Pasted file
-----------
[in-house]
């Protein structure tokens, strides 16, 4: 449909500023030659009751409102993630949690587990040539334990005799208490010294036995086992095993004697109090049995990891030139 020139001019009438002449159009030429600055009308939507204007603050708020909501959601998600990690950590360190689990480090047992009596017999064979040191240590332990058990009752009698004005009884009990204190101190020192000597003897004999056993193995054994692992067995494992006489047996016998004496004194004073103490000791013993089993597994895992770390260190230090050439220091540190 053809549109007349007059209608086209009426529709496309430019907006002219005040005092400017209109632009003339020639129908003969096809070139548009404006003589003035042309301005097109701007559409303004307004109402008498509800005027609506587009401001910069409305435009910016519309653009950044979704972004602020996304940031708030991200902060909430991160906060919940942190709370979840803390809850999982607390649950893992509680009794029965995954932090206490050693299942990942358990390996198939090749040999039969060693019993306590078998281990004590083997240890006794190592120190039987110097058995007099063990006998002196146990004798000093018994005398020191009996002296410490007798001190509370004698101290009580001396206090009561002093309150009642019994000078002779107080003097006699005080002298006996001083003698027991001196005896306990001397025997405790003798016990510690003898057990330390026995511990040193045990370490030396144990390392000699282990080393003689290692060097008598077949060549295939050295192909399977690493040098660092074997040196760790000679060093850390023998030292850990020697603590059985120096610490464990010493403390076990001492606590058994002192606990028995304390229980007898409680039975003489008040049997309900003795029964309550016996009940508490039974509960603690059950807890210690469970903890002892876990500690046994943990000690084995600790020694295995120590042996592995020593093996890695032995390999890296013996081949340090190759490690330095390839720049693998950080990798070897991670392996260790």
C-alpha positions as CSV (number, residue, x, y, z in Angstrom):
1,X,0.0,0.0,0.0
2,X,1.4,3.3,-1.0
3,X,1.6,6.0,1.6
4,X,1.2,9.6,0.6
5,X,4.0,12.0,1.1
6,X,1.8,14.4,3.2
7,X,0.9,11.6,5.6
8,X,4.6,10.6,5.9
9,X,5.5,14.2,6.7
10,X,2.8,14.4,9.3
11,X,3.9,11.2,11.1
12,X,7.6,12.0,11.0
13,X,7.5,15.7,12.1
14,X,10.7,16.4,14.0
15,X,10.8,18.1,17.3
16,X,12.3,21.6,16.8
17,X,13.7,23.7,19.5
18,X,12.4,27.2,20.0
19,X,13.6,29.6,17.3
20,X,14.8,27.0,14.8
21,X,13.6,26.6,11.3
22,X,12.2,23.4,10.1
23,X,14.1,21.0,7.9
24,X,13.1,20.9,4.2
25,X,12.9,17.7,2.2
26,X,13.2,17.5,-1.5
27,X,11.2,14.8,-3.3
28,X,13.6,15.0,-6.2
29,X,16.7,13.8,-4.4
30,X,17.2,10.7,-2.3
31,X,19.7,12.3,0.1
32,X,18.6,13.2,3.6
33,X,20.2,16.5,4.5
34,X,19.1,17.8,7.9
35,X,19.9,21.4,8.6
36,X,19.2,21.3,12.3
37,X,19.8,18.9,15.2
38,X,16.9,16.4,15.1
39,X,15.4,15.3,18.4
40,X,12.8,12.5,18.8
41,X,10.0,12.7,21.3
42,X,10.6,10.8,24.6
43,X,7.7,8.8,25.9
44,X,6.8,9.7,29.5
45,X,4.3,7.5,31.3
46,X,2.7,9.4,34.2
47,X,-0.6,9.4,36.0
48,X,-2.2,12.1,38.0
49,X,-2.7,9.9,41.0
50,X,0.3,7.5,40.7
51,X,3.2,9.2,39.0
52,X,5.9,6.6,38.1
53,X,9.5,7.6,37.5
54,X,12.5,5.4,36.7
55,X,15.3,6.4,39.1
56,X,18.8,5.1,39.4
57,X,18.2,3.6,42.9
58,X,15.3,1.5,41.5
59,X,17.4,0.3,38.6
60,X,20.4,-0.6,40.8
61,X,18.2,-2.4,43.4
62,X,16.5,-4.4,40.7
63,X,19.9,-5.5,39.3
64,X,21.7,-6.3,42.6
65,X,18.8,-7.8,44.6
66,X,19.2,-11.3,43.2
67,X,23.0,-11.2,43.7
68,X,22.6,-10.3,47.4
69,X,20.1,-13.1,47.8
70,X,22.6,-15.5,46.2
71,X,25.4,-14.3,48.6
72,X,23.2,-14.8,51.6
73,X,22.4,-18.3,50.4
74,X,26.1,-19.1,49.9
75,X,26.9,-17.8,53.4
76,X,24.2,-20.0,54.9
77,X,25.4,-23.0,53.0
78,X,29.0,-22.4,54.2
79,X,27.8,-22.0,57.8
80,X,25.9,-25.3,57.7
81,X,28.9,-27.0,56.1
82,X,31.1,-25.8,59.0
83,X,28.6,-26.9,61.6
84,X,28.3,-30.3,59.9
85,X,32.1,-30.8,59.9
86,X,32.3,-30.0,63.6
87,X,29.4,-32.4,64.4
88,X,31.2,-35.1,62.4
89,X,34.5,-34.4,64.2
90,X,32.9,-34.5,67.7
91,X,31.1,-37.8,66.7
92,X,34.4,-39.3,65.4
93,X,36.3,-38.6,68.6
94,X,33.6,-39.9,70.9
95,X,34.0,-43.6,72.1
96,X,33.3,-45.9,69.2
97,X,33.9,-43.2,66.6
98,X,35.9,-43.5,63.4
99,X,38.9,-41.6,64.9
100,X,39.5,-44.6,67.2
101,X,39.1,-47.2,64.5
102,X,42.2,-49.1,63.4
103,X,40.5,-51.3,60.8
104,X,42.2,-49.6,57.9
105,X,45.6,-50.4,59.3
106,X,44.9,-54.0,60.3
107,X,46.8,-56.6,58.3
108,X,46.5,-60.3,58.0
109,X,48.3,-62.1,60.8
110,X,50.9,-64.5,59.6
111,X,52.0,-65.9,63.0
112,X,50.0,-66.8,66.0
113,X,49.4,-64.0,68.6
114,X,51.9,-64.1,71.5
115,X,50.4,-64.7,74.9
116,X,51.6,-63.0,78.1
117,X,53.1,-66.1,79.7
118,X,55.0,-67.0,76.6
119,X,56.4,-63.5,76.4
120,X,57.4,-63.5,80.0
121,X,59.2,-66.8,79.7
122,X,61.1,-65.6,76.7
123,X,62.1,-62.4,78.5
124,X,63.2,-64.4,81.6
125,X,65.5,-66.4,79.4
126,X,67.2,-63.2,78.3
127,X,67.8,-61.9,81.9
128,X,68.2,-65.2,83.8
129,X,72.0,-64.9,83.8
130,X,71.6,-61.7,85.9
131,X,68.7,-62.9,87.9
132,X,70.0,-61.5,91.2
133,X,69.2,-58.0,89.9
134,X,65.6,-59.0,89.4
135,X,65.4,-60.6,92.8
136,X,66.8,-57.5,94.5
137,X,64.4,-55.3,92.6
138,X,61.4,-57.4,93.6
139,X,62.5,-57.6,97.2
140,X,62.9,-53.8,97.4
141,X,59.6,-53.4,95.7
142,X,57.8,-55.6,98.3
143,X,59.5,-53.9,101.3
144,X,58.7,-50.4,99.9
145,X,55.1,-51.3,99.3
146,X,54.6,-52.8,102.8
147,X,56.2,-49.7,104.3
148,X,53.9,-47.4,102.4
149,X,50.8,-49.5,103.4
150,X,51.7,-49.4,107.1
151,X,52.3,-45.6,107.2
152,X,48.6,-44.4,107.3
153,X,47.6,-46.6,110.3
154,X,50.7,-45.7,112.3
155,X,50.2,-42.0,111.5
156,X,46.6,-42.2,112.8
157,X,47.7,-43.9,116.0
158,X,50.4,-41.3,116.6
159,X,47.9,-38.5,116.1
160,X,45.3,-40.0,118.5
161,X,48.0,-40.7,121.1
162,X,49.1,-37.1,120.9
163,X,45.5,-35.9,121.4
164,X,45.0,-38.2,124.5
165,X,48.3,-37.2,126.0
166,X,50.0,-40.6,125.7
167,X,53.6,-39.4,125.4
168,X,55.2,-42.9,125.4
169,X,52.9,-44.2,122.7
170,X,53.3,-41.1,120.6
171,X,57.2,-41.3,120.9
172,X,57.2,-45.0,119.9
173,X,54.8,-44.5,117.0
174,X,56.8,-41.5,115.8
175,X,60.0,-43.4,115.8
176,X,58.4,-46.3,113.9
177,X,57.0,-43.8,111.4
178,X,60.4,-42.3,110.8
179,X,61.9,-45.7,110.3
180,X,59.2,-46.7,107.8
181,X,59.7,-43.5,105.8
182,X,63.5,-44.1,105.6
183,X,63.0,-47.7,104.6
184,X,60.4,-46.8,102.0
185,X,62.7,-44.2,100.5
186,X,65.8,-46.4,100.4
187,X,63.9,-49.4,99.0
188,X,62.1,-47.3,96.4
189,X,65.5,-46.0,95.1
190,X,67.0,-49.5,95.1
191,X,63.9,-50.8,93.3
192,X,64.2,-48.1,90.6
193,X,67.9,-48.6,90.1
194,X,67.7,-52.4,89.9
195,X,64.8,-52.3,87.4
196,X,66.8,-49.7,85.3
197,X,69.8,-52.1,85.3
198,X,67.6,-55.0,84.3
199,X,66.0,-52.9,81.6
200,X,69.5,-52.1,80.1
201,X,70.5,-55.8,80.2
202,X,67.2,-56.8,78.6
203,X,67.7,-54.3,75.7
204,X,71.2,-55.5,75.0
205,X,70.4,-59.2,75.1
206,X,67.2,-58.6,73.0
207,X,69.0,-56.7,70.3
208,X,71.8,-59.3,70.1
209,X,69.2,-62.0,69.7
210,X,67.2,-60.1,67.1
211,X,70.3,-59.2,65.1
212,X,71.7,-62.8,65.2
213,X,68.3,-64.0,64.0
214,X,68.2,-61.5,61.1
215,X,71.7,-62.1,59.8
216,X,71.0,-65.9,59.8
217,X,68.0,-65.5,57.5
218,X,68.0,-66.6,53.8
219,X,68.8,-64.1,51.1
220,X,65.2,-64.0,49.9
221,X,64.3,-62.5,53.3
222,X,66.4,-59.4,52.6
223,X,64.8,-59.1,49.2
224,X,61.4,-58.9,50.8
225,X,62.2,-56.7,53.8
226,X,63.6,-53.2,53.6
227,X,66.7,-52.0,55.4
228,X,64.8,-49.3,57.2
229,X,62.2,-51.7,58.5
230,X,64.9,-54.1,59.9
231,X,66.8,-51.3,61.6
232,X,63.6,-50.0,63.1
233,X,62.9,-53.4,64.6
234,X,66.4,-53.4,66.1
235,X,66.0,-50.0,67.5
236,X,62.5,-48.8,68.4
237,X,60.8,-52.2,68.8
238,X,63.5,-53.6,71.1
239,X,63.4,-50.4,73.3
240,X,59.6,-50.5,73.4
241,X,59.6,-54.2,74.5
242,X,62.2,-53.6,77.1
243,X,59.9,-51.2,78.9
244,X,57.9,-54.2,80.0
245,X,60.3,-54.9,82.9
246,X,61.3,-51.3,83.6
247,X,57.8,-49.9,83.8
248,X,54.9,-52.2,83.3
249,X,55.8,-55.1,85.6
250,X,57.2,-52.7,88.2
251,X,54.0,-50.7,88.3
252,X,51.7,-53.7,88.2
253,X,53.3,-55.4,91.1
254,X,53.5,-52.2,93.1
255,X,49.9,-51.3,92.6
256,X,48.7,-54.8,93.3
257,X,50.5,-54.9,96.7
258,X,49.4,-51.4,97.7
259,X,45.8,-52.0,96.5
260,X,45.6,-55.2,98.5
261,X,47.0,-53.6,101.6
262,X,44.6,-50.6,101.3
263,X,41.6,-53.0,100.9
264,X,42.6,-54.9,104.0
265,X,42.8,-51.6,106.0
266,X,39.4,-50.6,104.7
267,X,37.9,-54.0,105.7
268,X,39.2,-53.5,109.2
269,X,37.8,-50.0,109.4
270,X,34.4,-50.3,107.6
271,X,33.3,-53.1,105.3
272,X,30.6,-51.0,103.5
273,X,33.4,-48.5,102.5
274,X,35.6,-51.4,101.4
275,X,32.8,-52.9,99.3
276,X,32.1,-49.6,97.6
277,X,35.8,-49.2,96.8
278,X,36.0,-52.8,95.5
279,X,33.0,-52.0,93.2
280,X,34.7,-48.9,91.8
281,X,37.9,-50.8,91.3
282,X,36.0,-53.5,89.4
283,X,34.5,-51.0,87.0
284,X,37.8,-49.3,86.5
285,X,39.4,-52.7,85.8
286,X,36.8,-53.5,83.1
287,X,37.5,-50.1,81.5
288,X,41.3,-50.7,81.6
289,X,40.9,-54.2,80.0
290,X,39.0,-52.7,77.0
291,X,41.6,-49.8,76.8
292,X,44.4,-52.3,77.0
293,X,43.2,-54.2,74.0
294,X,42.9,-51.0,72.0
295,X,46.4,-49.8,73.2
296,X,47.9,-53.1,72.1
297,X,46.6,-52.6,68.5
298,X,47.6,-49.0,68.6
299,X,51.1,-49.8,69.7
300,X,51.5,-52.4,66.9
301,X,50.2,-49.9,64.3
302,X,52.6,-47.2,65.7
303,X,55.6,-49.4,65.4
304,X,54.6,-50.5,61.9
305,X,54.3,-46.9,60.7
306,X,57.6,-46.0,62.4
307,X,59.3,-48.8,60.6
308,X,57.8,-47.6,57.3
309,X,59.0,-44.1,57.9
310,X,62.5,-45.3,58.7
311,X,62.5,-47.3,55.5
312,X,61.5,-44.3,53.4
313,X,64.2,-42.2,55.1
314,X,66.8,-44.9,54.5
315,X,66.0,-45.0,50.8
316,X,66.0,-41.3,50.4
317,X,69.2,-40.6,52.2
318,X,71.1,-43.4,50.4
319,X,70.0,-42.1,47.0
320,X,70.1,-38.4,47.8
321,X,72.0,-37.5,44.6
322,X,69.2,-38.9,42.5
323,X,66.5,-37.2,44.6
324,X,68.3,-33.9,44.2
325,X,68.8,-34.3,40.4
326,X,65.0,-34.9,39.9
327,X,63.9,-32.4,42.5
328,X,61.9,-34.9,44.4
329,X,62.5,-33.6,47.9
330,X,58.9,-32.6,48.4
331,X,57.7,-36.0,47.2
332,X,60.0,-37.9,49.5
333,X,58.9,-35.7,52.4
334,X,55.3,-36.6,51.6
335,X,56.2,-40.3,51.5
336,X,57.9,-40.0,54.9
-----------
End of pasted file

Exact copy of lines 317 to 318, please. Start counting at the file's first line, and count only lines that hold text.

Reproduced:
314,X,66.8,-44.9,54.5
315,X,66.0,-45.0,50.8